In fruit, the fiber mitigates the effect of fructose, at least to some extent. The USDA includes a large proportion of fruit in their dietary recommendations and fruit is, indeed, a whole food with many nutritious properties and micronutrients. But before you over-indulge in fruit, however, consider that our ancestors didn’t eat fruit year-round but only in season and they gained fatto keep them alive through months of famine. So yes, eaten in its whole (not juice!) form, fruit is healthy in moderation. Fructose by itself in packaged food, however, is a whole different story.
Wait, Isn’t Fruit Juice Part of a Nutritious Breakfast?
You’d think so from all the commercials for cereal as well as those for orange juice. Yet fruit juice contains more sugar, ounce for ounce than a can of Coke. It’s fructose without any fiber along with a heaping dose of glucose. So unless you want to gain fat and spike your blood sugar, fruit juice is not a part of a real life healthy breakfast, while whole fruit is.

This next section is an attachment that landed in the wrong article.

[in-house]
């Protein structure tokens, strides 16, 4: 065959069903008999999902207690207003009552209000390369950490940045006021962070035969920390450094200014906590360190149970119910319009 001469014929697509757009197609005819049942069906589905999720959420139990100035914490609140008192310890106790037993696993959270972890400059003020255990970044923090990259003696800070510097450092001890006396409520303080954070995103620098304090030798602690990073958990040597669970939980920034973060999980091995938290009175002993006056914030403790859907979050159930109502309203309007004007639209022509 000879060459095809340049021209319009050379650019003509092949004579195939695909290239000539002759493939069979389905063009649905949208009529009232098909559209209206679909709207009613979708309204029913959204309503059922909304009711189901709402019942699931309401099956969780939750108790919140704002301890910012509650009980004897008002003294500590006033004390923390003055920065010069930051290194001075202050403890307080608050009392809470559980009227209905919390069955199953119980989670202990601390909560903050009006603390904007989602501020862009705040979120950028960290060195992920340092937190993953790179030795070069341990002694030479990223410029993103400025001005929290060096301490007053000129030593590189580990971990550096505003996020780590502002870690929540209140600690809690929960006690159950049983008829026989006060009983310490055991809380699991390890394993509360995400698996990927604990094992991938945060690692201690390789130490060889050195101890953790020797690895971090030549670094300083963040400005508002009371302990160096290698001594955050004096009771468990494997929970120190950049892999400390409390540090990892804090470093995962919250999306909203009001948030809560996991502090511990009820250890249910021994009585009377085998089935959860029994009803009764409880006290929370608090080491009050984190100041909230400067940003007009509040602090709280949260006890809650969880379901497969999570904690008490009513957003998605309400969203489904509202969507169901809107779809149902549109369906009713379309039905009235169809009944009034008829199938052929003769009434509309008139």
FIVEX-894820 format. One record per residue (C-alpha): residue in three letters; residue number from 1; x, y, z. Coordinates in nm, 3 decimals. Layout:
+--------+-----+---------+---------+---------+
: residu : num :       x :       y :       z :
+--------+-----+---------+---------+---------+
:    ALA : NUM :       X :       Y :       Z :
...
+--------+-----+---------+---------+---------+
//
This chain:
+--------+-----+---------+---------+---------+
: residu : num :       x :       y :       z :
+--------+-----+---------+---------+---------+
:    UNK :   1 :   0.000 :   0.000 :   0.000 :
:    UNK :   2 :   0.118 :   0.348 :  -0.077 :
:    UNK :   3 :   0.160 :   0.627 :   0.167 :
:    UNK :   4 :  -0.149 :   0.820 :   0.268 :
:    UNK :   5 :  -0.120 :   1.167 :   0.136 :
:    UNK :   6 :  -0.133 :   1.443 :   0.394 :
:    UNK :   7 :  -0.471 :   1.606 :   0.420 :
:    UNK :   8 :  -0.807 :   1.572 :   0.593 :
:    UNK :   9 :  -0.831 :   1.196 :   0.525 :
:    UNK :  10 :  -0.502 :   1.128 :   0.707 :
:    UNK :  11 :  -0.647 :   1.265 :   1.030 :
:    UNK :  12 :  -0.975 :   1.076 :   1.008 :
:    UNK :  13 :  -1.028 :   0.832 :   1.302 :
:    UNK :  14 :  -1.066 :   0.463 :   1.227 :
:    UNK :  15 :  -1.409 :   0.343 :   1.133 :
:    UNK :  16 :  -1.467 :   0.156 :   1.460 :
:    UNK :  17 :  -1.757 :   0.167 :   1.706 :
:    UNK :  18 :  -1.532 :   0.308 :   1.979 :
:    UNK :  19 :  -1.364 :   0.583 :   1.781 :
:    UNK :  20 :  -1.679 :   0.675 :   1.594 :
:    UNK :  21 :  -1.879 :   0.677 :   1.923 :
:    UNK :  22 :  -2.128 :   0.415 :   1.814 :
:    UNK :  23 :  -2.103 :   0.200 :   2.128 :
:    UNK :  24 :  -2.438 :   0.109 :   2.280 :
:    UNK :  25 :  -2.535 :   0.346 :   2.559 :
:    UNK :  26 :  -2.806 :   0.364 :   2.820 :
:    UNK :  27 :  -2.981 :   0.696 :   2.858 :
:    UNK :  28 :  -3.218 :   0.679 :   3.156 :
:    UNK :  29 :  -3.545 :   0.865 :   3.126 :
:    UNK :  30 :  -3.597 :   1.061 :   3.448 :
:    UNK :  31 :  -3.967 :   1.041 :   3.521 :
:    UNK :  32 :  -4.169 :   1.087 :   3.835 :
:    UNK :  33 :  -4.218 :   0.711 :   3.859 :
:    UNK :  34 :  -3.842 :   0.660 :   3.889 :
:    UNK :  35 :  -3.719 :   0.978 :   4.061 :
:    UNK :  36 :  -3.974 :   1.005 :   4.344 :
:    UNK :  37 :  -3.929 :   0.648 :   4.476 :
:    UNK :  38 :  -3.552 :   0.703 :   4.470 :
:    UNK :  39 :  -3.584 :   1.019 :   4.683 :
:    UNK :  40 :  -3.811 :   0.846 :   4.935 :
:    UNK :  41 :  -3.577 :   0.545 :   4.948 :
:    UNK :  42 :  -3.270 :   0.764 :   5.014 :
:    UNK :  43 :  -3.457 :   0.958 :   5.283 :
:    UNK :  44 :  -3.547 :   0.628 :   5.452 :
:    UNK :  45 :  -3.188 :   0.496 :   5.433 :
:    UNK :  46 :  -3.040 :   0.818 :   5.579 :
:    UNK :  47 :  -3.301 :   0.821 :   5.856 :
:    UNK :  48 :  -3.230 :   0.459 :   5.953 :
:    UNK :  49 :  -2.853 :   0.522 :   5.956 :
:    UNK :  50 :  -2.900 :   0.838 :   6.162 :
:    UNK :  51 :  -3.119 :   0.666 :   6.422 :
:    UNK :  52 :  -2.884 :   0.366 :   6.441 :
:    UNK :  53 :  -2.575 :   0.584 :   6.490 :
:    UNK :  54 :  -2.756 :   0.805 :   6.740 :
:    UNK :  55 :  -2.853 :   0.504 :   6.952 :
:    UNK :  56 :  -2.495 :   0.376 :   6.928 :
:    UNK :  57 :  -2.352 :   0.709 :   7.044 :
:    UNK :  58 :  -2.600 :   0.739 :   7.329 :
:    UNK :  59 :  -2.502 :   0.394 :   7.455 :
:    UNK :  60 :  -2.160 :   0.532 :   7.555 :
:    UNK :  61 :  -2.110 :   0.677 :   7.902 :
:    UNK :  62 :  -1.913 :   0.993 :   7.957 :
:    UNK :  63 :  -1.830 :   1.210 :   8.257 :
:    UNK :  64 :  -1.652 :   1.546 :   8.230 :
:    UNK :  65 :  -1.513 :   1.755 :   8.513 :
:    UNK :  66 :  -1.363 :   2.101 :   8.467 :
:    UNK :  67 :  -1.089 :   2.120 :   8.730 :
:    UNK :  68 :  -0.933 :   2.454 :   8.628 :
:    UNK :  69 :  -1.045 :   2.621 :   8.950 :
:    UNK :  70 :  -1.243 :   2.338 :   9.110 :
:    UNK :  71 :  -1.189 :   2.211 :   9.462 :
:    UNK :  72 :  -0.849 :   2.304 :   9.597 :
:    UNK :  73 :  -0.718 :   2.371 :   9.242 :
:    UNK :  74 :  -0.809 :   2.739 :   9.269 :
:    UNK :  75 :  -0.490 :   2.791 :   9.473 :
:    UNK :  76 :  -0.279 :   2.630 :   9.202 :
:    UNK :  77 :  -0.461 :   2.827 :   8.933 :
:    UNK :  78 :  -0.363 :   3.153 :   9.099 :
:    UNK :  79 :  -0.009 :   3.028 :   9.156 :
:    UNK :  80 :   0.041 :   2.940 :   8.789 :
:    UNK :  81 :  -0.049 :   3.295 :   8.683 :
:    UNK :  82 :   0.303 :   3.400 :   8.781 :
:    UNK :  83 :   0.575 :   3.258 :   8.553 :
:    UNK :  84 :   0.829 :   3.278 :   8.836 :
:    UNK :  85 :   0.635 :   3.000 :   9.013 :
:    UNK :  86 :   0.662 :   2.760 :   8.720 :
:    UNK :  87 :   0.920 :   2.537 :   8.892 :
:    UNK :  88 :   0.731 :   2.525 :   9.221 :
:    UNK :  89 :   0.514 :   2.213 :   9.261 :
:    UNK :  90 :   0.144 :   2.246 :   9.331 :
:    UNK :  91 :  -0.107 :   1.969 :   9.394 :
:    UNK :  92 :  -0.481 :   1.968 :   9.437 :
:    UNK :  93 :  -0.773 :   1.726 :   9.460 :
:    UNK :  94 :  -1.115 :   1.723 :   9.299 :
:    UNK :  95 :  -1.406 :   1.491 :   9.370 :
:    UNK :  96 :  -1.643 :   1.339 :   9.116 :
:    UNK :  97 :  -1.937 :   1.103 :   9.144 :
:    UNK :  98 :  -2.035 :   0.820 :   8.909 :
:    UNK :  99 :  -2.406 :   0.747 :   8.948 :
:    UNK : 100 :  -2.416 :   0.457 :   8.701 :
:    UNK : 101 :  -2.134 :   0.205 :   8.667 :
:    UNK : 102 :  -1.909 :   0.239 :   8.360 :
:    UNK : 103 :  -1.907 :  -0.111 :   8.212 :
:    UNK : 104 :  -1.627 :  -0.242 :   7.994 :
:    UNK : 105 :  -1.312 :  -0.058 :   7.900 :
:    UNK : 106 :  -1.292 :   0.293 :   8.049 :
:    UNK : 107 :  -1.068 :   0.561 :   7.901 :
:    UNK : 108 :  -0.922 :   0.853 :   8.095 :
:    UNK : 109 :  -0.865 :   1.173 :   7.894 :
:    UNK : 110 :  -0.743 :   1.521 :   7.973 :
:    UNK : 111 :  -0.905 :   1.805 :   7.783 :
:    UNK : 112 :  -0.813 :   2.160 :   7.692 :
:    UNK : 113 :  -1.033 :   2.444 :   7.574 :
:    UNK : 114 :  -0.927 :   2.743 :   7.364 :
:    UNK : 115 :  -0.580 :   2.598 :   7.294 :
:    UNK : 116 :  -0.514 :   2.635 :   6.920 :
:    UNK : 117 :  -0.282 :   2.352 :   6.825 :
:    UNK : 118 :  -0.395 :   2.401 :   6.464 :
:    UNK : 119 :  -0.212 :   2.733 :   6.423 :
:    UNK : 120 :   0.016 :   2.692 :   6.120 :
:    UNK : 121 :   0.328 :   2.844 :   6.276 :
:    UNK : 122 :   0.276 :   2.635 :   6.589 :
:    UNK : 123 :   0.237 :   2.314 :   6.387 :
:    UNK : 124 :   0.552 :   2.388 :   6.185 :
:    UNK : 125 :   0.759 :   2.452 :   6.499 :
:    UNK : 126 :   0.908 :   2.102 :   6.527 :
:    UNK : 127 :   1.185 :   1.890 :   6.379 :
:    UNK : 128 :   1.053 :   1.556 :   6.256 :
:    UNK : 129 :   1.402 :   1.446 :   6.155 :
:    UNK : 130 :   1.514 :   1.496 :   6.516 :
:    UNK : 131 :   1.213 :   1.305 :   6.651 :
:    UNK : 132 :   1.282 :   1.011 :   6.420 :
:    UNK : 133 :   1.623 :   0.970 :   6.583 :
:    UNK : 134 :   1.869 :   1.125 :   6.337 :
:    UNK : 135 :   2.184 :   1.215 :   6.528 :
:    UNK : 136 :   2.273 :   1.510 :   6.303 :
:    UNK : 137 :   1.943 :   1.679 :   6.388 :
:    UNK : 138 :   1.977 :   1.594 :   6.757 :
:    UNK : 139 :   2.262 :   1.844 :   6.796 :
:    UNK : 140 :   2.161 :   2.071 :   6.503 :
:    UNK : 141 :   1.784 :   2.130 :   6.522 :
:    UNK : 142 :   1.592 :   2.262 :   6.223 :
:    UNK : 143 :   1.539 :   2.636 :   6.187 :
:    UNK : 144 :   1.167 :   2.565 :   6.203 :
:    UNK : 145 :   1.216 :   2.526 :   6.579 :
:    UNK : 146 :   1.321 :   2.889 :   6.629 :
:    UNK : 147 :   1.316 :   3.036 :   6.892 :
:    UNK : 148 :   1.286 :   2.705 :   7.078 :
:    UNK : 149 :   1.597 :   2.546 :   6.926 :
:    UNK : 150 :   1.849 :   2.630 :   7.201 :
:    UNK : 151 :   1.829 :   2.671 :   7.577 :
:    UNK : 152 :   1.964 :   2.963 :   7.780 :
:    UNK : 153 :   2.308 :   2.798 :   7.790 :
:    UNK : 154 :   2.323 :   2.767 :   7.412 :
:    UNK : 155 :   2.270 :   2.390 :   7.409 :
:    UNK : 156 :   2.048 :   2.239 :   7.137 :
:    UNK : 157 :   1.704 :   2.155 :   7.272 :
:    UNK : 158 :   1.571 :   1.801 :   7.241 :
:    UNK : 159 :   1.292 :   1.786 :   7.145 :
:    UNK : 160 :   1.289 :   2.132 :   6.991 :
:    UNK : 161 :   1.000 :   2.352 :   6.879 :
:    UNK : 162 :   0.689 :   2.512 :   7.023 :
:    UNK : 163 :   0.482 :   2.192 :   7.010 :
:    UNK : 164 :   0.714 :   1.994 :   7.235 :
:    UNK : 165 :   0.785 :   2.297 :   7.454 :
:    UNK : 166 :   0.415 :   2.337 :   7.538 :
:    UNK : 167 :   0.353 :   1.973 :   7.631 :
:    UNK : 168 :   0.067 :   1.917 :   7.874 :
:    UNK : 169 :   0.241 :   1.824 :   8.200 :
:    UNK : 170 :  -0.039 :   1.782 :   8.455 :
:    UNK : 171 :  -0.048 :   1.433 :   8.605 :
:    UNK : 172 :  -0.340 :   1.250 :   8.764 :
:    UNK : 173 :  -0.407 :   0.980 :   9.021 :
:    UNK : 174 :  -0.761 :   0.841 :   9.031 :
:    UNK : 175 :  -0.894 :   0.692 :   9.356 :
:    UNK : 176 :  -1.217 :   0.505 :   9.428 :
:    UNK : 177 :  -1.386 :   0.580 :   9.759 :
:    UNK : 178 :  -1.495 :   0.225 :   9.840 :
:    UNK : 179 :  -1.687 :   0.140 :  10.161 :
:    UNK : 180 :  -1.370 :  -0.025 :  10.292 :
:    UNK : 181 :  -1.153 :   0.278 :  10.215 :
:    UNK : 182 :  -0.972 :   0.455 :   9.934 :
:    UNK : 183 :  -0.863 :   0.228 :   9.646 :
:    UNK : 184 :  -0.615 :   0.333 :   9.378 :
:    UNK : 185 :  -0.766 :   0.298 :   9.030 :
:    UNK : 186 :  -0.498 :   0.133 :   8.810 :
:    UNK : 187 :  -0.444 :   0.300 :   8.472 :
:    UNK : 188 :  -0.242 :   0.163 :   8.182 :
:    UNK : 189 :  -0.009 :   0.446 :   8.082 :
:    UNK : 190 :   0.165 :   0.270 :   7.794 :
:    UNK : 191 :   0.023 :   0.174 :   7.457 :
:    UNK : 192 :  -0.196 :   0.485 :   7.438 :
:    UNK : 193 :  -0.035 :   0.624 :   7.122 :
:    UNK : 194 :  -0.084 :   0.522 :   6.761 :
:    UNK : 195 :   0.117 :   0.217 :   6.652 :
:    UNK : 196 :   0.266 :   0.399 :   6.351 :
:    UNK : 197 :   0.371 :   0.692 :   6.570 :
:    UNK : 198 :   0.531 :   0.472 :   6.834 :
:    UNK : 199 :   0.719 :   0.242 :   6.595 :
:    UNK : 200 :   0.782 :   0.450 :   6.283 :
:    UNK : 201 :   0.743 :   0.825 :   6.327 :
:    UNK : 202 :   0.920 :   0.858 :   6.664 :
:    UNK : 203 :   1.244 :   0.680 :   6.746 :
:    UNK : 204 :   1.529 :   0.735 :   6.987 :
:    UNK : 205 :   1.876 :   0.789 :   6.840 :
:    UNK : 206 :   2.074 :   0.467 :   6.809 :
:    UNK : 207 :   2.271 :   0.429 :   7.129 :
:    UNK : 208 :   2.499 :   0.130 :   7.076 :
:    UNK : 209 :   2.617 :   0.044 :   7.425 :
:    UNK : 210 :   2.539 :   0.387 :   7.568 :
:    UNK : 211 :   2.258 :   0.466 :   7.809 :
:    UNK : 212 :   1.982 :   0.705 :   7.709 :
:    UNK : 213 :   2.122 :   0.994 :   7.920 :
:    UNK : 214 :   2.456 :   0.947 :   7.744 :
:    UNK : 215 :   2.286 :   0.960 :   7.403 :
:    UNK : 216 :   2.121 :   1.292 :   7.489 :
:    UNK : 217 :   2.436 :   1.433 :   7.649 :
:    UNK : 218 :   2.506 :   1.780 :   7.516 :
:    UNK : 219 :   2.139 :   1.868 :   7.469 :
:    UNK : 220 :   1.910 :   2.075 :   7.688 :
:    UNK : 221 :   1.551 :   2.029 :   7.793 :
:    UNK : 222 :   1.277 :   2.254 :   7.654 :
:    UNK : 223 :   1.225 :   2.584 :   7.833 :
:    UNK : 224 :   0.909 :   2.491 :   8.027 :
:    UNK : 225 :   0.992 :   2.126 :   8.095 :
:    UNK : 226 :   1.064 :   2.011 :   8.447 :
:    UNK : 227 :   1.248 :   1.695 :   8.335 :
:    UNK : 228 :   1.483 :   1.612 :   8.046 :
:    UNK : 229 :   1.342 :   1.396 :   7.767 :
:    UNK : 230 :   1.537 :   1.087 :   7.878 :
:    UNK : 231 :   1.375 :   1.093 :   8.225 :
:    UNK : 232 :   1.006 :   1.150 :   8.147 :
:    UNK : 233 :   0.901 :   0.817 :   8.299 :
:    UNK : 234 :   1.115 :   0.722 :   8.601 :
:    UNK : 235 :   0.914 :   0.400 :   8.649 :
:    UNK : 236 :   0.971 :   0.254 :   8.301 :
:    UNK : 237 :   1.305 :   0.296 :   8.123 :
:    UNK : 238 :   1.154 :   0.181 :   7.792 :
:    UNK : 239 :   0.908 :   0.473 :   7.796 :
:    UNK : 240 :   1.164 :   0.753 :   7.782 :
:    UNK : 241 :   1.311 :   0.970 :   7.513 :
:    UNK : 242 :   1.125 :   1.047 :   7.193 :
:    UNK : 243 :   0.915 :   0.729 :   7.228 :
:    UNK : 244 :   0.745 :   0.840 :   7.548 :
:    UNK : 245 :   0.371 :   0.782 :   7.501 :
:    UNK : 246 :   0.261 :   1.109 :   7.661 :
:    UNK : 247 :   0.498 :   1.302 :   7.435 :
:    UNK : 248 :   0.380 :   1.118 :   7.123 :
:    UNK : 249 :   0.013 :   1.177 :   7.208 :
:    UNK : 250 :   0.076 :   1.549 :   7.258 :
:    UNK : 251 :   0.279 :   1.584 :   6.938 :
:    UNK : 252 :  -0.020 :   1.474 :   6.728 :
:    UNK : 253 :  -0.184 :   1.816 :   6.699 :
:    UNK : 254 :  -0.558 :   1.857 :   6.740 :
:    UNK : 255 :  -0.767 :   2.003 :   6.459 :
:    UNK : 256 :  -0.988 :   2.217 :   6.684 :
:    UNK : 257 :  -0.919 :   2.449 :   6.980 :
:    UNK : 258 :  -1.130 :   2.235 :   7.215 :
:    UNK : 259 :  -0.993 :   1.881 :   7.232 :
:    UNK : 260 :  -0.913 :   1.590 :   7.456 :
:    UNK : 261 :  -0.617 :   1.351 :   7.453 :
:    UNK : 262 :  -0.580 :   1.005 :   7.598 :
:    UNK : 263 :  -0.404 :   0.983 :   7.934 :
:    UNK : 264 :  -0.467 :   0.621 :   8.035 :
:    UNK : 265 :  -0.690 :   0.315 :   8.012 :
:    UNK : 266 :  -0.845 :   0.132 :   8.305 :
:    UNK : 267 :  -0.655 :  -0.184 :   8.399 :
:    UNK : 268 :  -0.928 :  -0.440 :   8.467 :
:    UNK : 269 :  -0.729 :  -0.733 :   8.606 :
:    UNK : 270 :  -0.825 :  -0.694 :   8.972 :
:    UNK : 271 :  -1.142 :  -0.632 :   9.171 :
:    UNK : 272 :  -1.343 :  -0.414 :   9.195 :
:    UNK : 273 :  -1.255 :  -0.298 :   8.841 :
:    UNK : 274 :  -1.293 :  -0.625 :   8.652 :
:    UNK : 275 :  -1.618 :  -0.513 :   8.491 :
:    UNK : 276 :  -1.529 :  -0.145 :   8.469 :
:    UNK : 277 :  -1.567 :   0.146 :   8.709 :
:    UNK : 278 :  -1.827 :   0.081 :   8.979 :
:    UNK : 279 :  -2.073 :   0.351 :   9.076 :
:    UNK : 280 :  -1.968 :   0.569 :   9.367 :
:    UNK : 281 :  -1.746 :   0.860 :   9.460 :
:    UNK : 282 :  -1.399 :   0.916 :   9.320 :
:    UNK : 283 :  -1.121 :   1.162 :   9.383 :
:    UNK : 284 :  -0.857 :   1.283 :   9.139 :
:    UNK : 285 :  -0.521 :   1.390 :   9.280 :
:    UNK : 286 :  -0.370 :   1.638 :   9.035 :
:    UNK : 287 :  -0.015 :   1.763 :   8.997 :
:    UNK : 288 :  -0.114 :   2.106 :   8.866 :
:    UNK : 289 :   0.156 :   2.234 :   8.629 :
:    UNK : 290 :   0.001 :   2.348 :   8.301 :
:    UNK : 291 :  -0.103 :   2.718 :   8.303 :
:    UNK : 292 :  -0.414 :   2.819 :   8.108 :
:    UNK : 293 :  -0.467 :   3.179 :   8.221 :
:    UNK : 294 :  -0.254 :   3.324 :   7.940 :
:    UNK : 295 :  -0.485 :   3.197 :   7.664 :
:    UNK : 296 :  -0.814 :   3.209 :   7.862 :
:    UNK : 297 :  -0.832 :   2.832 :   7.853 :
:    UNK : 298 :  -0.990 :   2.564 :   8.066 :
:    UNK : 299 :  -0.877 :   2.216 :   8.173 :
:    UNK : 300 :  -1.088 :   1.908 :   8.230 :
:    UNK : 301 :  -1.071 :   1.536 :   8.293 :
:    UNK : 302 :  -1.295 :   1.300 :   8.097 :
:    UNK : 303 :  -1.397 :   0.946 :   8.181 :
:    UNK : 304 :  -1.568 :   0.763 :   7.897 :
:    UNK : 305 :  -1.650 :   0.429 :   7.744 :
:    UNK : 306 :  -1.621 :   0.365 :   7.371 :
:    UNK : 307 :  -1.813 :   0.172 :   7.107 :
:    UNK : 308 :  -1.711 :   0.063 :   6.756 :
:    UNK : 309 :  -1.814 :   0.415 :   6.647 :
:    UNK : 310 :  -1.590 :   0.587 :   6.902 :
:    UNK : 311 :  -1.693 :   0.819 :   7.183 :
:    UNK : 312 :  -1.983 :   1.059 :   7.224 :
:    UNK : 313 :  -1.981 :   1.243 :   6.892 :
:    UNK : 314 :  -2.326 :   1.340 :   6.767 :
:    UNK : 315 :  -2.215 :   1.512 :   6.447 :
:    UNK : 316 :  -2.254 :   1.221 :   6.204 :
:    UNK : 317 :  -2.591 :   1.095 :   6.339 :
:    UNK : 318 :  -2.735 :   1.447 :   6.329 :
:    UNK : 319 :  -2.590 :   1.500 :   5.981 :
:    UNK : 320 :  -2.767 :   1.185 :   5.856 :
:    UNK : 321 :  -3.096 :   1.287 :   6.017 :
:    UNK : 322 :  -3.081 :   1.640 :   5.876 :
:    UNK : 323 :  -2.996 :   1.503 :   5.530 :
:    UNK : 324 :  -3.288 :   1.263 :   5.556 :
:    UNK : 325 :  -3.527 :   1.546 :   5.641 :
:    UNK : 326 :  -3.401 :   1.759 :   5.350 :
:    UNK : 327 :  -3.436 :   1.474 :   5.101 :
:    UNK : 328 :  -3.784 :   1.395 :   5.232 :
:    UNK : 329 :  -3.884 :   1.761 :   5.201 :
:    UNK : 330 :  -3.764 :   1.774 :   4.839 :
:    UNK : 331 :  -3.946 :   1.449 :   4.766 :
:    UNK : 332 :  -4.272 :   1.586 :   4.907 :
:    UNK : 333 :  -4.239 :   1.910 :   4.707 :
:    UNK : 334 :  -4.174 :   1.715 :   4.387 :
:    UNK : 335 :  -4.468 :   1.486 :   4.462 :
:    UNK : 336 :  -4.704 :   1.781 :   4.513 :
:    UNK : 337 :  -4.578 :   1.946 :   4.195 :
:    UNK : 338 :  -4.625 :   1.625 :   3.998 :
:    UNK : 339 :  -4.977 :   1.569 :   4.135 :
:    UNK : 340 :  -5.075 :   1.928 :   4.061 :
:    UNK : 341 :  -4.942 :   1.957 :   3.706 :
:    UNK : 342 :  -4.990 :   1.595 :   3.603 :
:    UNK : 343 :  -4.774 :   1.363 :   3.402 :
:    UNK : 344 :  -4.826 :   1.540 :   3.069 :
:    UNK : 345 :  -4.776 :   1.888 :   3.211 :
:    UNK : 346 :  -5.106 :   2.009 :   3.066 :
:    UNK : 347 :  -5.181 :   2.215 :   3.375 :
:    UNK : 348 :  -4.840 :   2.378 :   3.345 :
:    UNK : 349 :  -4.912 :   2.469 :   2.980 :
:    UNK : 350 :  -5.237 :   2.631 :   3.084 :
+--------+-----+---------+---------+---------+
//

Okay, Other Than Sugar, What’s the Big Deal About Packaged Foods?
Packaged foods have other problems, too. Once the nutrients, vitamins, minerals, fiber and micronutrients are removed from food (through processing) they are no longer (shown to be) effective in our bodies. Our bodies like their nutrients in the package nature provided. According to Robert Lustig, one problem with trying to get our vitamins outside of whole foods is that, in the absence of a severe vitamin deficiency, there’s no good evidence that vitamin supplements have any positive effect on health.
Lustig also notes that processing removes any insoluble fiber found in a food in nature. And fiber counts. It may in fact help people avoid or treat metabolic syndrome, a dangerous cluster of diseases.
Then there are the additives such as too much salt which can cause hypertension. Preservatives are added for shelf stabilizing. Real foodgoes bad. A Twinkie is forever. Chemicals enhance color, taste, and texture. The food industry conducts studies to make sure their food is as tasty and addictive as possible (so that no one can eat just one!) Some of these chemicals are harmless, some have unknown long term effects, especially in large quantities.